Tokyo! A mind-boggling megalopolis, a place of tall towers, tranquil gardens, fashion, industry and a film and media fulcrum that includes a world class international children’s film festival called KINEKO.
I was honored to serve on this year’s international jury for the 24th edition of KINEKO International Children’s Film Festival, which unspooled November 2 to 6 in a fabulous new setting in Futakotamagawa in Setagaya city. The new setting allowed festival-goers to relax in comfort in gorgeous theaters (YES to offering cozy blankets and chocolate popcorn as amenities and refreshments!) and then have a chance to have a picnic after the movies in surrounding parks.
Thousands of eager children made their way to screenings and events of the festival, which was beautifully visioned and managed by Shinzo Kanno, President and Representative Director of Tokyo Recreation Co., Yasushi Shiina, Director General of Tokyo International Film Festival, and Mitsuo Tahira, Festival Director of KINEKO. An expert staff assisted them and oh! what a turnout of helpful, smiling volunteers!
Films from all over the world graced the festival — but how to deal with subtitles? KINEKO has come up with a brilliant solution — engaging top Japanese screen stars and voice actors to not only read but also truly interpret the action of the films. The audiences were dazzled by their talents and interpretations of the stories.
There was also a bustling animation workshop, led by Danish animator Esben Toft Jacobsen, that allowed children to create their own claymation magic. A children’s jury also joyously convened and awarded prizes in a special competition.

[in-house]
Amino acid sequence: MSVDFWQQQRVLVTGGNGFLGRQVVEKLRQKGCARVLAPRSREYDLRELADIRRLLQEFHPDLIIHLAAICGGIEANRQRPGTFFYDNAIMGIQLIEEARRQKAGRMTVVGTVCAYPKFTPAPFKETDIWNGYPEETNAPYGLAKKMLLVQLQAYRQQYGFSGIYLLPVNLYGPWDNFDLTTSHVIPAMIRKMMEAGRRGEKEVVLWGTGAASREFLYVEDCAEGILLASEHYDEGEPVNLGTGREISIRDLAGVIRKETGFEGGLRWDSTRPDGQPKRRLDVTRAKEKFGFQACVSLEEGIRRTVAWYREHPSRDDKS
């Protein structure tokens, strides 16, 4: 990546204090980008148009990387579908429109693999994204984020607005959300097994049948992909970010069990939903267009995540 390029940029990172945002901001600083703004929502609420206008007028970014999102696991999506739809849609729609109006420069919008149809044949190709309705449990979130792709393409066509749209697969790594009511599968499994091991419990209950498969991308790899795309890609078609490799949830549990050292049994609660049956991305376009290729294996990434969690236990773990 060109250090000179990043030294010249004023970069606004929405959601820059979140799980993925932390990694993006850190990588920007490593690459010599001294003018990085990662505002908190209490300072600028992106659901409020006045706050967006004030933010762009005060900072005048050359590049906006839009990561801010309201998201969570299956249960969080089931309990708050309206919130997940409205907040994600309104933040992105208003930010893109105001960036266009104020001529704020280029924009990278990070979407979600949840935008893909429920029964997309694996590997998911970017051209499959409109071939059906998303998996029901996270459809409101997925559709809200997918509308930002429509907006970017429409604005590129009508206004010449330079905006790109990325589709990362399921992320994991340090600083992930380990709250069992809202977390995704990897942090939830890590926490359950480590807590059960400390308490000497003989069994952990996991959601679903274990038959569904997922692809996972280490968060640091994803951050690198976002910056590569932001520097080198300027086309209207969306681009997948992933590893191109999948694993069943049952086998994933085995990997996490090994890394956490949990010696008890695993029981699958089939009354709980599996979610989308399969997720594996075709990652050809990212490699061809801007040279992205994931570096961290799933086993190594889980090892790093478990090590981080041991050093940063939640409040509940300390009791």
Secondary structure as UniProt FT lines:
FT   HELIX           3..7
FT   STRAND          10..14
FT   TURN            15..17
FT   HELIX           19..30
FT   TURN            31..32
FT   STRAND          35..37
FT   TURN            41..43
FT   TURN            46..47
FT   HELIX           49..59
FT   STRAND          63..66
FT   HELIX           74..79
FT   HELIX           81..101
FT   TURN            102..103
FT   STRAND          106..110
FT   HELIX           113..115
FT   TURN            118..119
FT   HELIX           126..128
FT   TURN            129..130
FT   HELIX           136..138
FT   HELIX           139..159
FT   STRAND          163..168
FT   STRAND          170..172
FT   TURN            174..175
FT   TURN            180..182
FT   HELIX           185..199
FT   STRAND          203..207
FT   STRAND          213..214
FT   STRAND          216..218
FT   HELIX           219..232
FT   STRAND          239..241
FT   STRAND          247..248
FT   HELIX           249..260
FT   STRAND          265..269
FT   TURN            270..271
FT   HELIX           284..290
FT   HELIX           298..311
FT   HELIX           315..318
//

The International Jury included some of the best and the brightest in the constellation of the European children’s film festival circuit — from France, Céline Ravenel, director of Cine-Jeune Film Festival, Belgium’s Elise Van Burden, Volodymryr Diagilev, director of Ukraine’s up-and-coming International Children’s Television Festival “Dytiatko,” Antonio Guarino, manager of the Doho Giffoni Youth Media Summit and Planet-Y organization, Michael Harbauer, director of Germany’s Schlingel festival for children and youth, and Jaroslav Hynštová, programmer for the Zlin Film Festival in the Czech Republic.
In the end, we awarded two Japanese animated films that particularly stood out to us as examples of stellar filmmaking for a child audience.
The jury awarded its short film prize to “Fox Fears,” by Miyo Sato, for its timeless message of a mother’s unconditional love for her child, its appeal to children as a folk tale that will help them as they grow and change, and it’s evocative hand-made artistry by an emerging female animator. Here’s the trailer for “Fox Fears.”
For a feature film, the prize went to “Chieri and Cherry,” by Makoto Nakamura, a film with intense themes of growing up, love and loss explored in stunning puppet animation. The film surprised and ultimately enchanted us. See the trailer here!
Thank you, KINEKO, for a beautiful festival which left a deep impression of Japanese culture, film, art and hospitality!